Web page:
An old book I read in the late 1970s which I really liked and may have been the inspiration for the devices used in the Stargate TV and book series. This book is actually the third book in a series, but I highly recommend reading this one first. With the backstory more developed, it makes this one more impressive on first read, then makes the preceding books much better.
The full series is:
The key element of this story is the stargates. Unlike the titular devices in the media franchise of the same name, stargates in this novel are widespread and fairly well understood. Their origin is a mystery, but people use them all the time and the technology has been replicated to create even more of them. Every habitable world in the Milky Way has at least one. Most planets have several. They allow for instantaneous travel regardless of distance, and their existence means that humanity has colonized every world in the galaxy that it can survive on.
Tens of thousands of years ago there was a galactic federation of 77 planets. Earth was one. This was so far back in the past that Jamas is unaware of it. This federation set up Prime as the repository of galactic knowledge. The planet sends out census takers every few thousand years to learn what needs to be known and write it down.
There's stuff that makes the universe pretty interesting. Galactic history goes back a long, long way. There was once a galactic empire, then an interregnum, and now there’s whatever setup is going on right now. There’s risk of a second interregnum. Knowledge of the stargates was lost until somebody found one under one of Earth’s polar ice caps, whereupon people spread throughout the galaxy again. Some planets were inhabited, but all by humans. There don’t seem to be any aliens in this book, or if there are, this is one of those universes where even the aliens are human. It works well enough in this book because galactic history seems to stretch back so far and there are so many unknown details about what happened.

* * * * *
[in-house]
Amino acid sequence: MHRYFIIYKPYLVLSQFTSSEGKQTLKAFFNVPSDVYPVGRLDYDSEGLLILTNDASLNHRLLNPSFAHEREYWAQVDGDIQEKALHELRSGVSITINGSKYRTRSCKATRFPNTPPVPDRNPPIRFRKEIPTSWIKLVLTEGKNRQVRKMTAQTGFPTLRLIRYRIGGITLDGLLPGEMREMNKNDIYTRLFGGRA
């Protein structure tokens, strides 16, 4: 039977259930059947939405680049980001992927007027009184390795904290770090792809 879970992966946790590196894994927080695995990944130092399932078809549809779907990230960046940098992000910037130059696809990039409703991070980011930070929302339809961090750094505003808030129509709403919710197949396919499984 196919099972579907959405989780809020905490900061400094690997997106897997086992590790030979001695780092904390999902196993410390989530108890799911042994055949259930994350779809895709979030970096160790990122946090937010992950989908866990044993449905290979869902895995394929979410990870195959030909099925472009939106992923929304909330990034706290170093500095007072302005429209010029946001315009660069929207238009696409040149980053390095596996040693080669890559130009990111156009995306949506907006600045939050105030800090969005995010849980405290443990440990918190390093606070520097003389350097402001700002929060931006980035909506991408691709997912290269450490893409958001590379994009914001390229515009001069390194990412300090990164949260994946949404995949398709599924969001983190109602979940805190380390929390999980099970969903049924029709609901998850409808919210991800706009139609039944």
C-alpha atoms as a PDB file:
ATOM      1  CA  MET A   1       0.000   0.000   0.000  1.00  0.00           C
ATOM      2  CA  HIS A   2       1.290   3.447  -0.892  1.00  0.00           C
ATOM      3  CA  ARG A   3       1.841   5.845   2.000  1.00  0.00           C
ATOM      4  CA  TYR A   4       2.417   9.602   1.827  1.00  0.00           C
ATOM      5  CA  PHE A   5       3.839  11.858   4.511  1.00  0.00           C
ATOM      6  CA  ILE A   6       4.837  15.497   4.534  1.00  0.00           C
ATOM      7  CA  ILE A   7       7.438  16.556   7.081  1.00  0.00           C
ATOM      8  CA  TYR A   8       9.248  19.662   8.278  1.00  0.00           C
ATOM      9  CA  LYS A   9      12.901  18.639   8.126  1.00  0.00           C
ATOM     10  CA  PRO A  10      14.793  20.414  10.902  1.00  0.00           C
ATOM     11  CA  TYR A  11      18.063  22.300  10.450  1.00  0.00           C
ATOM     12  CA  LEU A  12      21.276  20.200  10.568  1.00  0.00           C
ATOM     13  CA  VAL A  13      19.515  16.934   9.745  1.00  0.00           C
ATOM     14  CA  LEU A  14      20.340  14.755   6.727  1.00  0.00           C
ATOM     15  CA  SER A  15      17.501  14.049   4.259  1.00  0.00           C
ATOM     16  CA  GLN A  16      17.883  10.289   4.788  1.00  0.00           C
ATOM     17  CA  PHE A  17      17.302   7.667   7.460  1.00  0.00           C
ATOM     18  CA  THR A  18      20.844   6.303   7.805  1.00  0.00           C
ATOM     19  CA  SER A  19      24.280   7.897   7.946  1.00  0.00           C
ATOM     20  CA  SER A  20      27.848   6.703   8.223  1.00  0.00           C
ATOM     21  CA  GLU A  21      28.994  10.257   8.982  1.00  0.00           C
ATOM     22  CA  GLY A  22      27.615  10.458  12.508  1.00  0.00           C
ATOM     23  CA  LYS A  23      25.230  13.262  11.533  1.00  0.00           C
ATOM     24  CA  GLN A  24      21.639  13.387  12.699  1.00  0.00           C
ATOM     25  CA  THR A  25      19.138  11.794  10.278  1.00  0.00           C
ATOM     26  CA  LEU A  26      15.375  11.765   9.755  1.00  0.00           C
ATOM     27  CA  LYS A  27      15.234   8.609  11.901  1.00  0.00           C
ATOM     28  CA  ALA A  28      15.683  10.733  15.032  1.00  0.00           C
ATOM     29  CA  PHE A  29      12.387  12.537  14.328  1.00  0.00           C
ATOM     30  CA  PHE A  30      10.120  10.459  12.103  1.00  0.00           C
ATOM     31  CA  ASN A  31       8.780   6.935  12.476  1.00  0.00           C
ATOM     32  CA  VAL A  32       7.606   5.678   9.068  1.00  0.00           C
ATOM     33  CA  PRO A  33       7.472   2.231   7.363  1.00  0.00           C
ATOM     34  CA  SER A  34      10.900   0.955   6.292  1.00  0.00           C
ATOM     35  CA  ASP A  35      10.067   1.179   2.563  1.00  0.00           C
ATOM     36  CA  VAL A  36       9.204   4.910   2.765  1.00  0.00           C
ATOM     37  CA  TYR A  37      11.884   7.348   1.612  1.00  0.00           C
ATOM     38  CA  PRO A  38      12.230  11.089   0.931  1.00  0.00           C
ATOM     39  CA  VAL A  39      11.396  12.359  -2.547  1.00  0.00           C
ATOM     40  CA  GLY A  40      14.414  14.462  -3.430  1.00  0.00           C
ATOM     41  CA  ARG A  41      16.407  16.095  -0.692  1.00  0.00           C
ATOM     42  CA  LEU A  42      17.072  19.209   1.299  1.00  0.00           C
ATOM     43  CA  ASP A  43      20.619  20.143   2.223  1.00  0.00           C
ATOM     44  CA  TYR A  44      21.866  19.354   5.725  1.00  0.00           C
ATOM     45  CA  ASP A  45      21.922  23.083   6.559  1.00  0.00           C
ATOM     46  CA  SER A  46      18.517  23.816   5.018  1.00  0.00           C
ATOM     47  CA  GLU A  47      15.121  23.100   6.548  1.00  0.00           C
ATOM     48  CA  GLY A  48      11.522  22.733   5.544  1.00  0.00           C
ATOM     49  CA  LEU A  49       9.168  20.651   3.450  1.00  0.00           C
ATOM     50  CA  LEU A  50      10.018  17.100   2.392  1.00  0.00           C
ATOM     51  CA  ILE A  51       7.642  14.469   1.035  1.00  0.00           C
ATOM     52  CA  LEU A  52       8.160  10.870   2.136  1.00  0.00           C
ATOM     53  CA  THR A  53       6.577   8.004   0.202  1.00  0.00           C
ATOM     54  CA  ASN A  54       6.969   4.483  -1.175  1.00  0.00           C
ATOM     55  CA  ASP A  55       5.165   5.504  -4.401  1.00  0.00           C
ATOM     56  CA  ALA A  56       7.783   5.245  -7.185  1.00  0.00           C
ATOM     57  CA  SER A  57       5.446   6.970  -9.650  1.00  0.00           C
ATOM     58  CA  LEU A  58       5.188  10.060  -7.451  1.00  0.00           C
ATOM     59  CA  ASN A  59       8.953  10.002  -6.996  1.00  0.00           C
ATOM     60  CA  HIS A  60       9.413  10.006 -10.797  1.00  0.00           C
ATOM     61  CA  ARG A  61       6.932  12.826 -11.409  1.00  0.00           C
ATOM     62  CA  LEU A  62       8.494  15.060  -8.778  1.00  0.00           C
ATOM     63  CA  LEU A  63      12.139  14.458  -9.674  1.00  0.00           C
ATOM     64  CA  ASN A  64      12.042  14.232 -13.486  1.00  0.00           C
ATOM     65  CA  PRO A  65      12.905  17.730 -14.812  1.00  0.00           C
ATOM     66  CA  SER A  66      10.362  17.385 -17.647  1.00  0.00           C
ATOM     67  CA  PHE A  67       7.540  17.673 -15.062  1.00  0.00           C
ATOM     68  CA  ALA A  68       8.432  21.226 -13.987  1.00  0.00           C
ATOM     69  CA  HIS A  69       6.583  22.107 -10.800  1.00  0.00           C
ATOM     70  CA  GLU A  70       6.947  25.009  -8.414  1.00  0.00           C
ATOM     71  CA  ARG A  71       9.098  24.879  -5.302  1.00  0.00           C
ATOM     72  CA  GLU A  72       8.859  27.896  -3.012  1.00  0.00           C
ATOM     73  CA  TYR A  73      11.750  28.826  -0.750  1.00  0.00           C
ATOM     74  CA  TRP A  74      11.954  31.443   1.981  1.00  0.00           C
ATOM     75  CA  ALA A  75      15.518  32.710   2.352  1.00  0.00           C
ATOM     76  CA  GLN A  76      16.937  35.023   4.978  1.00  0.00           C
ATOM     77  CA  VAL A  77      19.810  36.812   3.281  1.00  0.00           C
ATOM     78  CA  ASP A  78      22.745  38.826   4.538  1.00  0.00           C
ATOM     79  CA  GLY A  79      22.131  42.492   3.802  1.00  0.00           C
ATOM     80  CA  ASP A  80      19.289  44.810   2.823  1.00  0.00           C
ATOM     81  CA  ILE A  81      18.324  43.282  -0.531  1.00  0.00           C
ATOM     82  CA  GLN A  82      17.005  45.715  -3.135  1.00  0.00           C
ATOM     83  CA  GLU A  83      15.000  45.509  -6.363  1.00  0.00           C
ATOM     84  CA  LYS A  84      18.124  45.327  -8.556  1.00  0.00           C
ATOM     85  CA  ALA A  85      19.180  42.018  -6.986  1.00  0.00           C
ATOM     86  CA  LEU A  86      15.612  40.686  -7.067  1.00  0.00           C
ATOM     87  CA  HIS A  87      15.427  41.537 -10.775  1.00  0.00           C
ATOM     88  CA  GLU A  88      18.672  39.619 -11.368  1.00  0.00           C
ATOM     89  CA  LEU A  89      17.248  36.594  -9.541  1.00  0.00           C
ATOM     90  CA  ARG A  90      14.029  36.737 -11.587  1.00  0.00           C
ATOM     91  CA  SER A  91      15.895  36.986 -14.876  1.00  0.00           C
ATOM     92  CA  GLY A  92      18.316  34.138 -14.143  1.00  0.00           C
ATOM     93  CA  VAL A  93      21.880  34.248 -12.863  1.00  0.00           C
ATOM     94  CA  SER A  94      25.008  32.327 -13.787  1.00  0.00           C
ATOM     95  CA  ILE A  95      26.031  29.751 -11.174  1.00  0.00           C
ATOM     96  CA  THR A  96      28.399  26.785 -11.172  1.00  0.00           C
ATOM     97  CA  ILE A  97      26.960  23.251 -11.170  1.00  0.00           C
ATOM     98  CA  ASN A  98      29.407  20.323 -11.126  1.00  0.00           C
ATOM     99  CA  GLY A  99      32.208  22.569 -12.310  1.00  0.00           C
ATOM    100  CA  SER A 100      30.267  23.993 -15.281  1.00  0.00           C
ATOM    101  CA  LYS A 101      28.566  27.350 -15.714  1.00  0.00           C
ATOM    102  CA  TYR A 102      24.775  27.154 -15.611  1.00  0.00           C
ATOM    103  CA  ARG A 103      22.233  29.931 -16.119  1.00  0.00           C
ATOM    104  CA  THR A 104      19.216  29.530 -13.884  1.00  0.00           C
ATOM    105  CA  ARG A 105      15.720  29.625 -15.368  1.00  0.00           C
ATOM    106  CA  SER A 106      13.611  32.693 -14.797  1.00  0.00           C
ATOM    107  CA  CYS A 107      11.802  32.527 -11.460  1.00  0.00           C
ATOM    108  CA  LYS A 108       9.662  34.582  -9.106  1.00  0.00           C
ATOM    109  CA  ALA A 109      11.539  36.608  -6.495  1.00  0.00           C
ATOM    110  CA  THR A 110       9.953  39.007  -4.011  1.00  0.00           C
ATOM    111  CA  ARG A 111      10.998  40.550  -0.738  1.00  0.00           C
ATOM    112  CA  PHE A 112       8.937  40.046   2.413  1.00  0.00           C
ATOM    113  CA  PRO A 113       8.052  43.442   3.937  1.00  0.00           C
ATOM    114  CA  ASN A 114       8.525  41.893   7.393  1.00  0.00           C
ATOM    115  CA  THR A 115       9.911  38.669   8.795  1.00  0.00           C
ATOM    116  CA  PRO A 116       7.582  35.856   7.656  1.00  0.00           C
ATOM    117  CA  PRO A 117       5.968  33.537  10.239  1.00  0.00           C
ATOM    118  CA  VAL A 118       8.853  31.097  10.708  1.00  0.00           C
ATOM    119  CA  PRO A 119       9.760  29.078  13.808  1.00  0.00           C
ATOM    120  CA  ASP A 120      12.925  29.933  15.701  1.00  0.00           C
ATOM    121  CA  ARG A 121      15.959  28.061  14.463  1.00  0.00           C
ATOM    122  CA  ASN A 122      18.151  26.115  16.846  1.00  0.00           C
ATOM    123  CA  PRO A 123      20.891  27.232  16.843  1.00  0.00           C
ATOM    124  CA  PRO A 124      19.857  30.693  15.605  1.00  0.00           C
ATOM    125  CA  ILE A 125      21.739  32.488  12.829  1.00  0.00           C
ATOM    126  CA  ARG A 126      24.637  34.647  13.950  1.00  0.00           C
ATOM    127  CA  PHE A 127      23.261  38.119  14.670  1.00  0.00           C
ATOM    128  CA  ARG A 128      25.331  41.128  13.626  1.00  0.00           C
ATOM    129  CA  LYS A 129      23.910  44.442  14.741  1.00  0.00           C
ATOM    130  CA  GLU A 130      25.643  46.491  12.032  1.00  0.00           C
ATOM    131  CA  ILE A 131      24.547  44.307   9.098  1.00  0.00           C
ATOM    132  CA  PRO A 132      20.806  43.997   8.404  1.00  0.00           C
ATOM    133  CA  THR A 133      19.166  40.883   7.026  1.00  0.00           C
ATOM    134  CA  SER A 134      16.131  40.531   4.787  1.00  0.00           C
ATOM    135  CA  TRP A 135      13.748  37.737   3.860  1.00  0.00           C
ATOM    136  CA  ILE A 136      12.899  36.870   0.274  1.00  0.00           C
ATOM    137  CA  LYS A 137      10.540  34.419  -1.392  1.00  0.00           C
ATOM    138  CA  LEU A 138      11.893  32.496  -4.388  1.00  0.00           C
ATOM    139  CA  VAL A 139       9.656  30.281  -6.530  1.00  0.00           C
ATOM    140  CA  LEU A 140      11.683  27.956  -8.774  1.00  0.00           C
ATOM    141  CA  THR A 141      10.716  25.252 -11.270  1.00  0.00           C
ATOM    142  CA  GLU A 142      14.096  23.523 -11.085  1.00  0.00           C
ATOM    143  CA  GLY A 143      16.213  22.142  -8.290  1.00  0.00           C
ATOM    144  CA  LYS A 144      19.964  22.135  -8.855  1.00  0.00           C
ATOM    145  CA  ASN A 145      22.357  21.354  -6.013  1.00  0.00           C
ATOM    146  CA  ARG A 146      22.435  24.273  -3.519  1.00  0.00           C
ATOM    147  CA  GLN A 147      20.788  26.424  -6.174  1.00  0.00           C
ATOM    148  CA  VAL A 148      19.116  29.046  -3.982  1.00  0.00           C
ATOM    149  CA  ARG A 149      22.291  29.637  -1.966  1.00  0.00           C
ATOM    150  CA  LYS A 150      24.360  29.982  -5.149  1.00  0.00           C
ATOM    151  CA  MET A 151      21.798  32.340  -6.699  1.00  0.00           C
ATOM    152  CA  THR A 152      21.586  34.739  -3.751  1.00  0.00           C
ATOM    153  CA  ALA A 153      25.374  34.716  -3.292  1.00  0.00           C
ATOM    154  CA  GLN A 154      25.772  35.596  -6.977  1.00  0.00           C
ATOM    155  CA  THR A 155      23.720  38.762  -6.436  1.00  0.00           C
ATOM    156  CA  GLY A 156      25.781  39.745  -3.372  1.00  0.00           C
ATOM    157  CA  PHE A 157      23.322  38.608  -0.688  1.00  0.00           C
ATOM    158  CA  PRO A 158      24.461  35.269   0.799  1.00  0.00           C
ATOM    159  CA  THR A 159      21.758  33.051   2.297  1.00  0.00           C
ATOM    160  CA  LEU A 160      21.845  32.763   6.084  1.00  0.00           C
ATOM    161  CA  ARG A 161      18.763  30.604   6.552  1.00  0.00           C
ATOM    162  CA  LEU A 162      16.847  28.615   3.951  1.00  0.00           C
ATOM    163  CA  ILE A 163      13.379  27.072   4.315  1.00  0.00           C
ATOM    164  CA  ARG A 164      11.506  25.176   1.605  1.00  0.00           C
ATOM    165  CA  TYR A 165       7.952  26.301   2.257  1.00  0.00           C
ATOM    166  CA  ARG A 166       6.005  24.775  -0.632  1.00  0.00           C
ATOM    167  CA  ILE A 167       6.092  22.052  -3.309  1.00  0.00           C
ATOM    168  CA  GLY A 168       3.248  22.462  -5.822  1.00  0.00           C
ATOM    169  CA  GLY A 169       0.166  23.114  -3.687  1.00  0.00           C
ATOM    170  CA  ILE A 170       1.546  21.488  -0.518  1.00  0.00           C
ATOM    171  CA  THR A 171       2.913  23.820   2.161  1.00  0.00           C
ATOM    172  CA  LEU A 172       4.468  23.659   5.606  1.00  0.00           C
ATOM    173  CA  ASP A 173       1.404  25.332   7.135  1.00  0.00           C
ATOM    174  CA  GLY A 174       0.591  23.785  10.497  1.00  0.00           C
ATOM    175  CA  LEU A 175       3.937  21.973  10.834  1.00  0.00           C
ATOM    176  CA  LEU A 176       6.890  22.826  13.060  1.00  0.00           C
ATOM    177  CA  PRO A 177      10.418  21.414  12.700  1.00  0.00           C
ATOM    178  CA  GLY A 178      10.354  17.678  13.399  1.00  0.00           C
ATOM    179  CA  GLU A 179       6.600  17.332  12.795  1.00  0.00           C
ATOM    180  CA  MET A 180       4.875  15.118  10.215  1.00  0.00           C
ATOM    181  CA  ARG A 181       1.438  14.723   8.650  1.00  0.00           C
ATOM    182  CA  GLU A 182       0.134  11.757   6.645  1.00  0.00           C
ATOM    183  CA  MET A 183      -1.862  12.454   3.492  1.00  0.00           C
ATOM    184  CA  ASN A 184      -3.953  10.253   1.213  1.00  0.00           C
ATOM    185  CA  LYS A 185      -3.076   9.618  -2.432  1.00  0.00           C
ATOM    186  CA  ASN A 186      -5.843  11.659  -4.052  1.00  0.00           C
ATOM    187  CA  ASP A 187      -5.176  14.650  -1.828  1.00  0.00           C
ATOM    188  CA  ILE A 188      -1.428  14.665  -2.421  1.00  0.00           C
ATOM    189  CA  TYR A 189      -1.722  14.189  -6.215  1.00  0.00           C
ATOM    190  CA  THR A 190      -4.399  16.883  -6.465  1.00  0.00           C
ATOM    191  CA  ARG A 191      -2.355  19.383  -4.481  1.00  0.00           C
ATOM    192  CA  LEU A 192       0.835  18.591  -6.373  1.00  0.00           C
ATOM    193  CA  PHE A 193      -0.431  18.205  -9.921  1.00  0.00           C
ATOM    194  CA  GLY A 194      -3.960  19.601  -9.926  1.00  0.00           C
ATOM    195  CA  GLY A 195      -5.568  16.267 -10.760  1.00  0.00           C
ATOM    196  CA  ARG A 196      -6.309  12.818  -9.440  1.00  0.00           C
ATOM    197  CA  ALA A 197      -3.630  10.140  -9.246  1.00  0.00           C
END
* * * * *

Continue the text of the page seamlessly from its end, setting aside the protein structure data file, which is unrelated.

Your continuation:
The main protagonist is Jamas Oregas. All the people in this book have names that are almost, but not quite, normal names. I suppose this has something to do with the story taking place far, far into the future. Lots of years. I didn’t get an exact number, but it’s a big one. We never get an explicit reference to modern times and how long it’s been, but the time spans in this backstory are measured on the order of tens of thousands of years. Sometimes hundreds of thousands.
Jamas and his business-pals are “freesailers,” a term that is never explicitly defined but is more or less a nice way of saying interstellar con-artists. His job at the beginning of the book―for the first half, actually―is to convince the people of Llango to give him and his associates exclusive control over the natural resources of the planet. Llango isn’t heavily populated, so the idea is that the exploitation of the planet won’t interfere with the population anyway. Llango has a lot of resources to be exploited, and whoever gets that contract will make a great, great deal of money.